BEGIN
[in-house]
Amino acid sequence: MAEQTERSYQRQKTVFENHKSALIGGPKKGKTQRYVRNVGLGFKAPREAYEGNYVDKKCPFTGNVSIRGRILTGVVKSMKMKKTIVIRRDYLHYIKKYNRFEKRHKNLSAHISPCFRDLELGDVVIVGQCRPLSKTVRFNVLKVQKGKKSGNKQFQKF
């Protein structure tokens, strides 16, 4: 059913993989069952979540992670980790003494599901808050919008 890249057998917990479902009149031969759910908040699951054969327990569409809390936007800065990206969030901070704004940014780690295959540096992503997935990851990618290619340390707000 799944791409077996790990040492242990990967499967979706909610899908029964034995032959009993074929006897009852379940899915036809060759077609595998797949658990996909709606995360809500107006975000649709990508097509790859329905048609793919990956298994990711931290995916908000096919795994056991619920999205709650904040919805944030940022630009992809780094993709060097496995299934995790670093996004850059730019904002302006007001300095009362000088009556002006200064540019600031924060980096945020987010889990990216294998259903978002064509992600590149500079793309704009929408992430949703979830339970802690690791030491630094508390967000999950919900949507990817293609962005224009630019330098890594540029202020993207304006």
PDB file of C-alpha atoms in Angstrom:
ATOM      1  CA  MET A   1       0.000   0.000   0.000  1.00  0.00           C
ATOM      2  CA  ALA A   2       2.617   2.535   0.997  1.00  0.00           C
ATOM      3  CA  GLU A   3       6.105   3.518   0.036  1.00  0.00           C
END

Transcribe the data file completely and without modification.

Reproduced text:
[in-house]
Amino acid sequence: MAEQTERSYQRQKTVFENHKSALIGGPKKGKTQRYVRNVGLGFKAPREAYEGNYVDKKCPFTGNVSIRGRILTGVVKSMKMKKTIVIRRDYLHYIKKYNRFEKRHKNLSAHISPCFRDLELGDVVIVGQCRPLSKTVRFNVLKVQKGKKSGNKQFQKF
């Protein structure tokens, strides 16, 4: 059913993989069952979540992670980790003494599901808050919008 890249057998917990479902009149031969759910908040699951054969327990569409809390936007800065990206969030901070704004940014780690295959540096992503997935990851990618290619340390707000 799944791409077996790990040492242990990967499967979706909610899908029964034995032959009993074929006897009852379940899915036809060759077609595998797949658990996909709606995360809500107006975000649709990508097509790859329905048609793919990956298994990711931290995916908000096919795994056991619920999205709650904040919805944030940022630009992809780094993709060097496995299934995790670093996004850059730019904002302006007001300095009362000088009556002006200064540019600031924060980096945020987010889990990216294998259903978002064509992600590149500079793309704009929408992430949703979830339970802690690791030491630094508390967000999950919900949507990817293609962005224009630019330098890594540029202020993207304006």
PDB file of C-alpha atoms in Angstrom:
ATOM      1  CA  MET A   1       0.000   0.000   0.000  1.00  0.00           C
ATOM      2  CA  ALA A   2       2.617   2.535   0.997  1.00  0.00           C
ATOM      3  CA  GLU A   3       6.105   3.518   0.036  1.00  0.00           C